Shard data set across multiple servers (Range-based)
Sharding improves the capacity of the system by splitting the data set across multiple servers in a cluster, which reduces the amount of data store on each node. Sharding can also improve performance, by eliminating disk I/O bottlenecks.
The most common type of sharding is horizontal sharding, which requires two steps:
- At design time or configuration time, define an attribute shared by every object in the collection, called the shard key.
- At run time, the database system will apply an algorithm that maps each shard key to a particular server in the cluster.
Range-based sharding maps the shard key value directly to a server. For example, shard key values 1-100 map to Server #1, shard key values 101-200 map to Server #2, etc.
Range-based sharding is conceptually simple and fast, but introduces several issues:
- If the designated shard key does produce a (roughly) uniform distribution across the objects being stored, then some servers will store more objects than other servers. This can be mitigated by rebalancing (see next item).
- If the number of objects stored by each server starts to vary significantly, the database can rebalance the shards, by adjusting the partition points in the shard key space and moving objects from one server to another. This uses network and storage I/O resources, and can result in periodic performance degradation (analogous to garbage collection in a Java virtual machine).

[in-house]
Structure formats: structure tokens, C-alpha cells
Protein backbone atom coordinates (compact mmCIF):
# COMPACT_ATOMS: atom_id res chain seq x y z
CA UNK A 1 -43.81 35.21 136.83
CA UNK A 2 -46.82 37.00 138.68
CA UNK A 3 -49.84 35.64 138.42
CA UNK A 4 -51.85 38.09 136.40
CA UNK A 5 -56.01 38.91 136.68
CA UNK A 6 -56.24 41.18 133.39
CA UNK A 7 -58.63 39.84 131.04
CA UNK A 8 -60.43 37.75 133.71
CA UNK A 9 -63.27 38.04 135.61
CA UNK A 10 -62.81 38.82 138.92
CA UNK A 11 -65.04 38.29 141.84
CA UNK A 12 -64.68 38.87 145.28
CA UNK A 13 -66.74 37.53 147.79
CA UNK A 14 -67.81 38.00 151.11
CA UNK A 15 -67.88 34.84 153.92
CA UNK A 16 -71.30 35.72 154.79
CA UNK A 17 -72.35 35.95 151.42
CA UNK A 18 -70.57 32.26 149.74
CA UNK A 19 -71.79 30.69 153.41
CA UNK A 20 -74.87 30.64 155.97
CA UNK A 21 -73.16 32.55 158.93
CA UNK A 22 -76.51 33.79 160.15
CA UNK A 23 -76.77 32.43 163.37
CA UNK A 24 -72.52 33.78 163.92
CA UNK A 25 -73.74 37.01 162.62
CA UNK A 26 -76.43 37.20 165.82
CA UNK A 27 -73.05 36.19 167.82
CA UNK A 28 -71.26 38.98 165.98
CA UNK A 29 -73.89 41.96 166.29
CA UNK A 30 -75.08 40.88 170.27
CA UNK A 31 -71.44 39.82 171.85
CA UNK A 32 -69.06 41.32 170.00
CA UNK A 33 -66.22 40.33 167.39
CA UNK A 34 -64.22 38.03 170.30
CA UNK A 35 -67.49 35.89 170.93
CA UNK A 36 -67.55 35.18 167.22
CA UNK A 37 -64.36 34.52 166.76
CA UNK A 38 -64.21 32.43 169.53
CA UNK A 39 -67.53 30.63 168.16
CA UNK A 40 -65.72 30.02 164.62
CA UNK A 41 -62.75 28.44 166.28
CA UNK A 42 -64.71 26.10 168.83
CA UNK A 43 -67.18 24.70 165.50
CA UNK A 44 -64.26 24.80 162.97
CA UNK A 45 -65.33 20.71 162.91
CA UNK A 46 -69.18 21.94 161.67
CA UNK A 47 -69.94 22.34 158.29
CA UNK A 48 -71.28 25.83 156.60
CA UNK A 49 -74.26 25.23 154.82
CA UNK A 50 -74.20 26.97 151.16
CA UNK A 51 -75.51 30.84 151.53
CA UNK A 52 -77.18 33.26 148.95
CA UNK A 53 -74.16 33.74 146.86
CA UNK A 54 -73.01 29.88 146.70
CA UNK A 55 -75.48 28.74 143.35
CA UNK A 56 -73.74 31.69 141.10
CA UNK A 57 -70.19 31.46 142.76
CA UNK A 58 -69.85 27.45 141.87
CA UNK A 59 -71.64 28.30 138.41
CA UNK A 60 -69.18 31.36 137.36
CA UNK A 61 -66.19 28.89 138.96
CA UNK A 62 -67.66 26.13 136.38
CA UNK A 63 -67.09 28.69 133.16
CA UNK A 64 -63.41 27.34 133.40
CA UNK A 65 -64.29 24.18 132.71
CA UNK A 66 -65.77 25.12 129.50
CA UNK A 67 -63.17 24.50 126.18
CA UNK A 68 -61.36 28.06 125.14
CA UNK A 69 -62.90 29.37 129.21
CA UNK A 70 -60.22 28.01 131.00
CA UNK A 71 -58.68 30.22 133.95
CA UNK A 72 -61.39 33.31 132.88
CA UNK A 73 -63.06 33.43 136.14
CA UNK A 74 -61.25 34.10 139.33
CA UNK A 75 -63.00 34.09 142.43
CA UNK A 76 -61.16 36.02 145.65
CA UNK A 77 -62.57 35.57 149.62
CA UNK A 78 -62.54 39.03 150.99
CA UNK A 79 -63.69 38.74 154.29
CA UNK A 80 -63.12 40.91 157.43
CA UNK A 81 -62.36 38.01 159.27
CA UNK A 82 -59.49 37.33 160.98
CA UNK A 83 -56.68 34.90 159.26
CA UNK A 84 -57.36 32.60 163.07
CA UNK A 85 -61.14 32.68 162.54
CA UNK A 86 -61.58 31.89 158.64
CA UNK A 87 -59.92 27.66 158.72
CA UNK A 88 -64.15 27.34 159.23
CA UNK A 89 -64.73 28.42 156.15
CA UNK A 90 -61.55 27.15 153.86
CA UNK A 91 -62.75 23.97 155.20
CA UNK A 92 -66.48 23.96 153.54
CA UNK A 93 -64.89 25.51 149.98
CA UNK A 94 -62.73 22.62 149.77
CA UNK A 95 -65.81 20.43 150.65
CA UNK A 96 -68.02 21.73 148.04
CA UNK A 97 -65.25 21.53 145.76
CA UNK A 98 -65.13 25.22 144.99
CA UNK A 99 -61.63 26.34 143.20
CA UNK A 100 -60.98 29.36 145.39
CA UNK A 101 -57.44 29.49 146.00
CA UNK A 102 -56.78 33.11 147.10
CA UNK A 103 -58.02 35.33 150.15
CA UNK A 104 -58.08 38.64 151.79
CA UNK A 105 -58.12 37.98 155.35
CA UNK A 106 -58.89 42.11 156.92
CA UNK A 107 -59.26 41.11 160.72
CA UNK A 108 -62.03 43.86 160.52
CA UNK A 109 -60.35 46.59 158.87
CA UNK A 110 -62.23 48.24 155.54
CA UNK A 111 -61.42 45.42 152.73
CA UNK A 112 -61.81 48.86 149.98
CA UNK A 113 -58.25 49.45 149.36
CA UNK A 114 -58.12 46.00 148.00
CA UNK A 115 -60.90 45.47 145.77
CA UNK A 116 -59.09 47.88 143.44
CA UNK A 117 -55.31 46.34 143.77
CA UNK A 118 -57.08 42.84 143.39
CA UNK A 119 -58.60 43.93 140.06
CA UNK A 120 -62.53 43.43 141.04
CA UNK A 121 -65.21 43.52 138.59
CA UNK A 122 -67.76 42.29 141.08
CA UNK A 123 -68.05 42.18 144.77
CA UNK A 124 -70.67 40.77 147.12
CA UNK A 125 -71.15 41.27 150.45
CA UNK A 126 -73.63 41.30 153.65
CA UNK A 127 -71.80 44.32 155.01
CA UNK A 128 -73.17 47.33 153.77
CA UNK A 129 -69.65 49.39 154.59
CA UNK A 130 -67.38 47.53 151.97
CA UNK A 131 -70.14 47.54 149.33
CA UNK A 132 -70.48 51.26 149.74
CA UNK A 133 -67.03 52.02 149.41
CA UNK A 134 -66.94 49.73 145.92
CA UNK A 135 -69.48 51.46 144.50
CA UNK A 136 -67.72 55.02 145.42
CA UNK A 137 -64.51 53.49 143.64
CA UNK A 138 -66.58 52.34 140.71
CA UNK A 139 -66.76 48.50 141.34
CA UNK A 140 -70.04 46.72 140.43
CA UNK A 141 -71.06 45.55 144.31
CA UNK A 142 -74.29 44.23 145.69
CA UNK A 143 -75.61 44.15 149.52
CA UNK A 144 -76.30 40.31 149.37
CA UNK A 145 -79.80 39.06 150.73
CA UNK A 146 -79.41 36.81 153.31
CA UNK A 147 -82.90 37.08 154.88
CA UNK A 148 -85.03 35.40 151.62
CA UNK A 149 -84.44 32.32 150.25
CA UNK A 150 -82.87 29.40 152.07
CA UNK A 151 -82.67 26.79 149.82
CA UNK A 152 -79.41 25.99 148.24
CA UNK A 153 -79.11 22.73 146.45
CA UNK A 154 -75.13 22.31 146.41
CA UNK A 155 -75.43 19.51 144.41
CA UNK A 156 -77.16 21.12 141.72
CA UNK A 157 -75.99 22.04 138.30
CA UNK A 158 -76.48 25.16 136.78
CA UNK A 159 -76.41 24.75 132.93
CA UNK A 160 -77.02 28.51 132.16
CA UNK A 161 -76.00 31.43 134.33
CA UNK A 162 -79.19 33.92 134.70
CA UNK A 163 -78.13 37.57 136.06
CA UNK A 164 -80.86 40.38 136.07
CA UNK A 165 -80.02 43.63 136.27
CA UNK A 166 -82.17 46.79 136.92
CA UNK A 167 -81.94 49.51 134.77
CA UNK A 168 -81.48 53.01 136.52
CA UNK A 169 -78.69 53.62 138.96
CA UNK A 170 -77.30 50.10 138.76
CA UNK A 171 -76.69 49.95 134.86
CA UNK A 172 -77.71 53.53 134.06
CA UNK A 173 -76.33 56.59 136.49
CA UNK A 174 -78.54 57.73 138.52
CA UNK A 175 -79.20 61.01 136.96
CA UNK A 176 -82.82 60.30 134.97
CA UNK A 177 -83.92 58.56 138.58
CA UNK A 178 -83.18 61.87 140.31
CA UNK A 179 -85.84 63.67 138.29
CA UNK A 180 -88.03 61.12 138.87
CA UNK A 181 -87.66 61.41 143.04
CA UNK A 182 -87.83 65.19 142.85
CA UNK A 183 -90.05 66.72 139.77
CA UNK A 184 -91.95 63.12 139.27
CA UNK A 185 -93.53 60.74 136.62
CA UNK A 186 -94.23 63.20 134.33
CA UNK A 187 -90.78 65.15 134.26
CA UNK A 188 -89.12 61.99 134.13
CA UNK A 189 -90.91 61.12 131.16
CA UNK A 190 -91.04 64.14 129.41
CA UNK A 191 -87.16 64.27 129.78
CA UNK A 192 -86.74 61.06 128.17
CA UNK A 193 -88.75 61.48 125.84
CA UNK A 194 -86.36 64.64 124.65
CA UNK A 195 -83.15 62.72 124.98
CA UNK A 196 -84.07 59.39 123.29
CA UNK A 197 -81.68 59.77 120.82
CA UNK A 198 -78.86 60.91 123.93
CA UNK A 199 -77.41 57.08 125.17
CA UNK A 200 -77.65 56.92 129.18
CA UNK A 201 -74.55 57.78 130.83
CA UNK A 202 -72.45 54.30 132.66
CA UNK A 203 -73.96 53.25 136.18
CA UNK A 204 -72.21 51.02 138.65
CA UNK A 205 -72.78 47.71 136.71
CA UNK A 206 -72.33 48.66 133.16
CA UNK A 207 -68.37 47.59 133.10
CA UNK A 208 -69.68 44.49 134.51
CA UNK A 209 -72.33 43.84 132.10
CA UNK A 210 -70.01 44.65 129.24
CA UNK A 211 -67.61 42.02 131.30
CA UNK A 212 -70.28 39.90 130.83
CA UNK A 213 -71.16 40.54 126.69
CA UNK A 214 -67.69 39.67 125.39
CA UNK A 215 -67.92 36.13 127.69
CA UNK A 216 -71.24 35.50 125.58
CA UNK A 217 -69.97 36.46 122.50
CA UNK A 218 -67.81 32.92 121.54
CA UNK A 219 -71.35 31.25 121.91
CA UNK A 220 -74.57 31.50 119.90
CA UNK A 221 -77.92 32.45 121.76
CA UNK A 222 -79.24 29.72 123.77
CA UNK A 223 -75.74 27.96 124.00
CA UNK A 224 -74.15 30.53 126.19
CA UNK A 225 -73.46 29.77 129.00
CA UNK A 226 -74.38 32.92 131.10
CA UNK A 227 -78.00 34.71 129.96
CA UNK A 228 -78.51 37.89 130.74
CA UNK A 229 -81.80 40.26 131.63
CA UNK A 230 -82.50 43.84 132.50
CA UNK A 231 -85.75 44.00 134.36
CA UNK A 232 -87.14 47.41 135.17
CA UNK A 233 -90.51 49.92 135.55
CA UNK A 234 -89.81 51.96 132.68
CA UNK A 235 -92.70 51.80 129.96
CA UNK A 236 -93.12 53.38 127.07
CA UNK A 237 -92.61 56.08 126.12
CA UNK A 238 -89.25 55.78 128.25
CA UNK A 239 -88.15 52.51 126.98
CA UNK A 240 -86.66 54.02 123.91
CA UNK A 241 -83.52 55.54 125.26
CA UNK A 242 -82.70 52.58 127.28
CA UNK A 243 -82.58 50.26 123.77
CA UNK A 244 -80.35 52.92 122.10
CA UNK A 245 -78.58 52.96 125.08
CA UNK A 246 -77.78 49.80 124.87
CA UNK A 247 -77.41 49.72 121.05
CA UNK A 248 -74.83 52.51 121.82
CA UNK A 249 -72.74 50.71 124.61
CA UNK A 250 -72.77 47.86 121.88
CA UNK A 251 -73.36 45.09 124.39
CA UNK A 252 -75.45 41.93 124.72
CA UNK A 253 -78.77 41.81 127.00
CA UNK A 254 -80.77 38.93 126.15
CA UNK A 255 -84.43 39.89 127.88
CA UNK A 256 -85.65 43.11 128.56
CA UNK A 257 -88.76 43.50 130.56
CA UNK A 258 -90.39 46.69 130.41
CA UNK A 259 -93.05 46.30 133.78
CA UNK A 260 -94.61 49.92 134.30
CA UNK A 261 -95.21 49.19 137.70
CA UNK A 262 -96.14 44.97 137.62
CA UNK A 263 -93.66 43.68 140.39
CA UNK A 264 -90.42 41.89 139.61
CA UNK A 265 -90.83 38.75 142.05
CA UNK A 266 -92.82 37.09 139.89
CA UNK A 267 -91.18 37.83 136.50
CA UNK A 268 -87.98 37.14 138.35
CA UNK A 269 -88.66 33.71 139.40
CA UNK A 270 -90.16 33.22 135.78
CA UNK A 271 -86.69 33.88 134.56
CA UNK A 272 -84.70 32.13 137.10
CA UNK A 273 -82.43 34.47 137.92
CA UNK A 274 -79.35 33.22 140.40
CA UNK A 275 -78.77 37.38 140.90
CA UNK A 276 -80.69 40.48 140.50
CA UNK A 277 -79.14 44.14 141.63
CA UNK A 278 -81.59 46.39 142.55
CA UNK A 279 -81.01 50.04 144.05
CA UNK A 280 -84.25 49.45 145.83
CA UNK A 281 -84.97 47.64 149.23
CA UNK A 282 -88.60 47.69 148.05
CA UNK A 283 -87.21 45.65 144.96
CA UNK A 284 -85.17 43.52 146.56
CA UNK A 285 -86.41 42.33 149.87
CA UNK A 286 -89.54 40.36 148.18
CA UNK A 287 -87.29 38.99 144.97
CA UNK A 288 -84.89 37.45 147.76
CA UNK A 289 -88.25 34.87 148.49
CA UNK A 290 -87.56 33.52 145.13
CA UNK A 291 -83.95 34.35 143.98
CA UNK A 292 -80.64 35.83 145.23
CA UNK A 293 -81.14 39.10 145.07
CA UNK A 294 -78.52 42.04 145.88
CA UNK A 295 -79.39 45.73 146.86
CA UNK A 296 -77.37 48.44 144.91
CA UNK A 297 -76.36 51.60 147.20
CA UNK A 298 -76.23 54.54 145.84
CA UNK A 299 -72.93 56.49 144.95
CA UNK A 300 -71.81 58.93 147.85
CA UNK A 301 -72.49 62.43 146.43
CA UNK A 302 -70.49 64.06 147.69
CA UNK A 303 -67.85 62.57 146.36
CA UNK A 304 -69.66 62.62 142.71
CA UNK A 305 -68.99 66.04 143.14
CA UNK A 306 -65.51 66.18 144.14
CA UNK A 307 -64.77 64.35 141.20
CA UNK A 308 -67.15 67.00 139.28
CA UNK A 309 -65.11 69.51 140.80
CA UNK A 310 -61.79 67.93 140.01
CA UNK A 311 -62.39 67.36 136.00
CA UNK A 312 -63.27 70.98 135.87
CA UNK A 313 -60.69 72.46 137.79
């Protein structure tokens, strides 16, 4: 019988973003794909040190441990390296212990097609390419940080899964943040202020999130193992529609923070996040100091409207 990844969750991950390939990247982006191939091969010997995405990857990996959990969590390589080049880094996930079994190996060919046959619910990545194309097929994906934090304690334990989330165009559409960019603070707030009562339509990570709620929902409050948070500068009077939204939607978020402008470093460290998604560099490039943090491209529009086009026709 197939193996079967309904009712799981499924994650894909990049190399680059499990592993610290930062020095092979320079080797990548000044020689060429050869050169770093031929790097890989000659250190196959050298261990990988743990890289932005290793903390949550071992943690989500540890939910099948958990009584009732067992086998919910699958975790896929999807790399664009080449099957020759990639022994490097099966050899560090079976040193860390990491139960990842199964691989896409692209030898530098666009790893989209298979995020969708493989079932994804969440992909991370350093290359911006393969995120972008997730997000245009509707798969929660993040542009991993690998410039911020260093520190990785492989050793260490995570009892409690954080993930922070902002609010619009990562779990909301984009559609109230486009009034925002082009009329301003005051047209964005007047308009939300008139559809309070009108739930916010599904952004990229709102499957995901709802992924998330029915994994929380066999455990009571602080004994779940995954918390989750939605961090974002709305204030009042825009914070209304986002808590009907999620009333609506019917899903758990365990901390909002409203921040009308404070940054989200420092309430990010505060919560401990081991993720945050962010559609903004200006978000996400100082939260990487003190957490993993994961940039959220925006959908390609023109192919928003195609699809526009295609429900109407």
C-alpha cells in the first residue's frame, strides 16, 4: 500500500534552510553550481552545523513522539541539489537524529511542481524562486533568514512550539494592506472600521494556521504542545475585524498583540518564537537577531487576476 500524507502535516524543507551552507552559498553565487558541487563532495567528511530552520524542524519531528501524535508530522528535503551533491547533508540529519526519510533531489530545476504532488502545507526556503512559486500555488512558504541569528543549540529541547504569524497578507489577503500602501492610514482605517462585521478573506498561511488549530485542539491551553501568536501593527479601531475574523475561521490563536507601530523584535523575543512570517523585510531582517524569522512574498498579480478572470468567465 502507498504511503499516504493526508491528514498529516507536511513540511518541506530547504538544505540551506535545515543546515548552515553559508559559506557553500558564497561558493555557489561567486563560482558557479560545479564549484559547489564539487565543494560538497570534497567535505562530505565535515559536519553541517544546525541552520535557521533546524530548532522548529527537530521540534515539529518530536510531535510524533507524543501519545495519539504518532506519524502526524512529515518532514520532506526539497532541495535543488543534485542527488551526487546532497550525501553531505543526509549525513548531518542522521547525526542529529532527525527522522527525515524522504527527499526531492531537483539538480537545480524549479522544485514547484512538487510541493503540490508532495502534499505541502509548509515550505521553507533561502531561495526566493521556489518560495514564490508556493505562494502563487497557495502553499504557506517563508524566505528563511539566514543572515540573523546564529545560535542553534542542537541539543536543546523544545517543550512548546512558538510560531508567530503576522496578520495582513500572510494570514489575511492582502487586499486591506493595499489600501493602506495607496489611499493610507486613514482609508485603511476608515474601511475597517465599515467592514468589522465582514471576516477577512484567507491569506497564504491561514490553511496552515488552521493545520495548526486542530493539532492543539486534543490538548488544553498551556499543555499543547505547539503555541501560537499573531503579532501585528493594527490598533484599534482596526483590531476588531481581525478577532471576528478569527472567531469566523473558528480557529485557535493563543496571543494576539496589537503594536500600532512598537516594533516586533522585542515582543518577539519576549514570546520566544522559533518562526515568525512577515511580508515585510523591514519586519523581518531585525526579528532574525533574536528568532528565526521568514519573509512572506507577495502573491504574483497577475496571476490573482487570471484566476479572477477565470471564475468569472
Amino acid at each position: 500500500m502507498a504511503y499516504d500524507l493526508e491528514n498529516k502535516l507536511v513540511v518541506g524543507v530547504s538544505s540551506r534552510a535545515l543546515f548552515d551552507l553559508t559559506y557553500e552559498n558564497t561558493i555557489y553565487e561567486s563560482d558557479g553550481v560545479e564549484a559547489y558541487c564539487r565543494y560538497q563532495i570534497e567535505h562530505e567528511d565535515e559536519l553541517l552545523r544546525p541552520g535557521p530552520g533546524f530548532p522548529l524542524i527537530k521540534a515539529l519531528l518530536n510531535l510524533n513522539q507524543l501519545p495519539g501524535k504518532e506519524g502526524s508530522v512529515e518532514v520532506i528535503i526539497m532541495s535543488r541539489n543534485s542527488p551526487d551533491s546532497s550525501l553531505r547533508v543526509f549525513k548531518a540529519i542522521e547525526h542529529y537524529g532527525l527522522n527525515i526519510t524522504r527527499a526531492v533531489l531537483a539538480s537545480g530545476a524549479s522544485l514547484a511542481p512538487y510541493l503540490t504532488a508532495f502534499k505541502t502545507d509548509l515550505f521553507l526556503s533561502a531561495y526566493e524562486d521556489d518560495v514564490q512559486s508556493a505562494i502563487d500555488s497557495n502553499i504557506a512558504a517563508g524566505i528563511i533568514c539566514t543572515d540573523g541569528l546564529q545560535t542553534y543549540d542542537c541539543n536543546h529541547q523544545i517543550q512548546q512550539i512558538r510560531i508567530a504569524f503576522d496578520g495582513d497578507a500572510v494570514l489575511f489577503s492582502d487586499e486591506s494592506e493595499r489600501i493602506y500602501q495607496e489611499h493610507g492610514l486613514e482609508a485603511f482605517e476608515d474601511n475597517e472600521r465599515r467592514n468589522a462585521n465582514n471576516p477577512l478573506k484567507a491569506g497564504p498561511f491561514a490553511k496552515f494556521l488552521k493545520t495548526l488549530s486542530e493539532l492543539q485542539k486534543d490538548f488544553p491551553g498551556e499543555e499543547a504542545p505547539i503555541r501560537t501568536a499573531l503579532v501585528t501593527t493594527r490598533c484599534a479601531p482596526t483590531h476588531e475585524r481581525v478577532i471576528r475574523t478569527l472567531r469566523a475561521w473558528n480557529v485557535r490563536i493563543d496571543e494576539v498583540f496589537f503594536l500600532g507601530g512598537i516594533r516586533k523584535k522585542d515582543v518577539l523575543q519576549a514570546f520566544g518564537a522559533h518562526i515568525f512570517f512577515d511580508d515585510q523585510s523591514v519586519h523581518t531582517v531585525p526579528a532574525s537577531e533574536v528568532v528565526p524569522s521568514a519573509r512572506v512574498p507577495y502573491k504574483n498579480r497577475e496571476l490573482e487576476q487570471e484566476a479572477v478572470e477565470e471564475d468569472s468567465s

- Naive use of range-based sharding can have a disastrous effect for write-intensive workloads (for example, bulk loading), as the database has to frequently rebalance.
- The use of certain types of attributes as shard keys can result in undesirable behavior. In particular, using a scheme where all new objects are assigned a shard key at the end of the key space results in all new objects being written on the same server, instead of being spread across all servers. An example would be the using the timestamp to shard time series objects like log entries, or using a counter to create new order IDs and using that as the shard key.
- Finally, a single shard key is used for both write and read operations. Choosing a shard key that creates good distribution of one type of operation across servers may result in hotspots where the other operation is not well distributed.
Range-based sharding can reduce scalability, because the amount of data to be moved when the number of shards is increased or decreased may require taking the system offline while the storage scheme is reconfigured.
Any sharding tactic complicates availability, because it introduces new failure modes. If the server for a shard fails, then reads and writes to that shard will fail, while reads and writes to other shards will succeed. If shards are replicated, then single server failures can be masked, but server failures may still result in the failure to reach a quorum for operations on one shard, while other shards are unaffected.
|Reduces Quality||Availability, Scalability|
|Related Tactics||Shard data set across multiple servers (Consistent Hashing)|
This tactic is related to the Data Distribution Method in the Data Distribution category